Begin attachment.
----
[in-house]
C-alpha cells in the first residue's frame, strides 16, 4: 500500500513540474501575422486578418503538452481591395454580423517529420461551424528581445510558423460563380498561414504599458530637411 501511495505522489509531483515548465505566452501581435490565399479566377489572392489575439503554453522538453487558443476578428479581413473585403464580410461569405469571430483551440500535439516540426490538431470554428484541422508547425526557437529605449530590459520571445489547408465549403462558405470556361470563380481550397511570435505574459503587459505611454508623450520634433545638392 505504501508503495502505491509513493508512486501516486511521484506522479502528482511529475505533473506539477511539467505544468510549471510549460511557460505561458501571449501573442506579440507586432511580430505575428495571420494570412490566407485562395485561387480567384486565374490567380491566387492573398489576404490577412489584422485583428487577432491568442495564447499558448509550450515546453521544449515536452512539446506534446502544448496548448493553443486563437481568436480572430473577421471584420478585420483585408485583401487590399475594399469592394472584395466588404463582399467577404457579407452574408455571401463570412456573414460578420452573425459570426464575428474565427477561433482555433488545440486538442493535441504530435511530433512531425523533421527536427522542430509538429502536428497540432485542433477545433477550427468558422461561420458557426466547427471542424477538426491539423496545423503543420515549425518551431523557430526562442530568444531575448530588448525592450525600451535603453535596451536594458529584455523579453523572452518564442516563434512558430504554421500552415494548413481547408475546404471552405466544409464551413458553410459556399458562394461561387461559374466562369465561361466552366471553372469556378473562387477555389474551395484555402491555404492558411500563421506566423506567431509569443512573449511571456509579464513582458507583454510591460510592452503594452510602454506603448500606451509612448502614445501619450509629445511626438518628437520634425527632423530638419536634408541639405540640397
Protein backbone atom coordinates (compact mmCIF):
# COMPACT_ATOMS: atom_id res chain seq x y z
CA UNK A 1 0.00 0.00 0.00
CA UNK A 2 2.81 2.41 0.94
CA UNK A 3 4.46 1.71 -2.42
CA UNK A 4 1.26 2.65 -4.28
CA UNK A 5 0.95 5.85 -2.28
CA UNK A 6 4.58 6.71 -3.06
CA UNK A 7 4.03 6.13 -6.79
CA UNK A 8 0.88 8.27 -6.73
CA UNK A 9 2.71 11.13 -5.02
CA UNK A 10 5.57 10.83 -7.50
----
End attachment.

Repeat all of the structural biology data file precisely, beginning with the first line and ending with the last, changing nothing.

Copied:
[in-house]
C-alpha cells in the first residue's frame, strides 16, 4: 500500500513540474501575422486578418503538452481591395454580423517529420461551424528581445510558423460563380498561414504599458530637411 501511495505522489509531483515548465505566452501581435490565399479566377489572392489575439503554453522538453487558443476578428479581413473585403464580410461569405469571430483551440500535439516540426490538431470554428484541422508547425526557437529605449530590459520571445489547408465549403462558405470556361470563380481550397511570435505574459503587459505611454508623450520634433545638392 505504501508503495502505491509513493508512486501516486511521484506522479502528482511529475505533473506539477511539467505544468510549471510549460511557460505561458501571449501573442506579440507586432511580430505575428495571420494570412490566407485562395485561387480567384486565374490567380491566387492573398489576404490577412489584422485583428487577432491568442495564447499558448509550450515546453521544449515536452512539446506534446502544448496548448493553443486563437481568436480572430473577421471584420478585420483585408485583401487590399475594399469592394472584395466588404463582399467577404457579407452574408455571401463570412456573414460578420452573425459570426464575428474565427477561433482555433488545440486538442493535441504530435511530433512531425523533421527536427522542430509538429502536428497540432485542433477545433477550427468558422461561420458557426466547427471542424477538426491539423496545423503543420515549425518551431523557430526562442530568444531575448530588448525592450525600451535603453535596451536594458529584455523579453523572452518564442516563434512558430504554421500552415494548413481547408475546404471552405466544409464551413458553410459556399458562394461561387461559374466562369465561361466552366471553372469556378473562387477555389474551395484555402491555404492558411500563421506566423506567431509569443512573449511571456509579464513582458507583454510591460510592452503594452510602454506603448500606451509612448502614445501619450509629445511626438518628437520634425527632423530638419536634408541639405540640397
Protein backbone atom coordinates (compact mmCIF):
# COMPACT_ATOMS: atom_id res chain seq x y z
CA UNK A 1 0.00 0.00 0.00
CA UNK A 2 2.81 2.41 0.94
CA UNK A 3 4.46 1.71 -2.42
CA UNK A 4 1.26 2.65 -4.28
CA UNK A 5 0.95 5.85 -2.28
CA UNK A 6 4.58 6.71 -3.06
CA UNK A 7 4.03 6.13 -6.79
CA UNK A 8 0.88 8.27 -6.73
CA UNK A 9 2.71 11.13 -5.02
CA UNK A 10 5.57 10.83 -7.50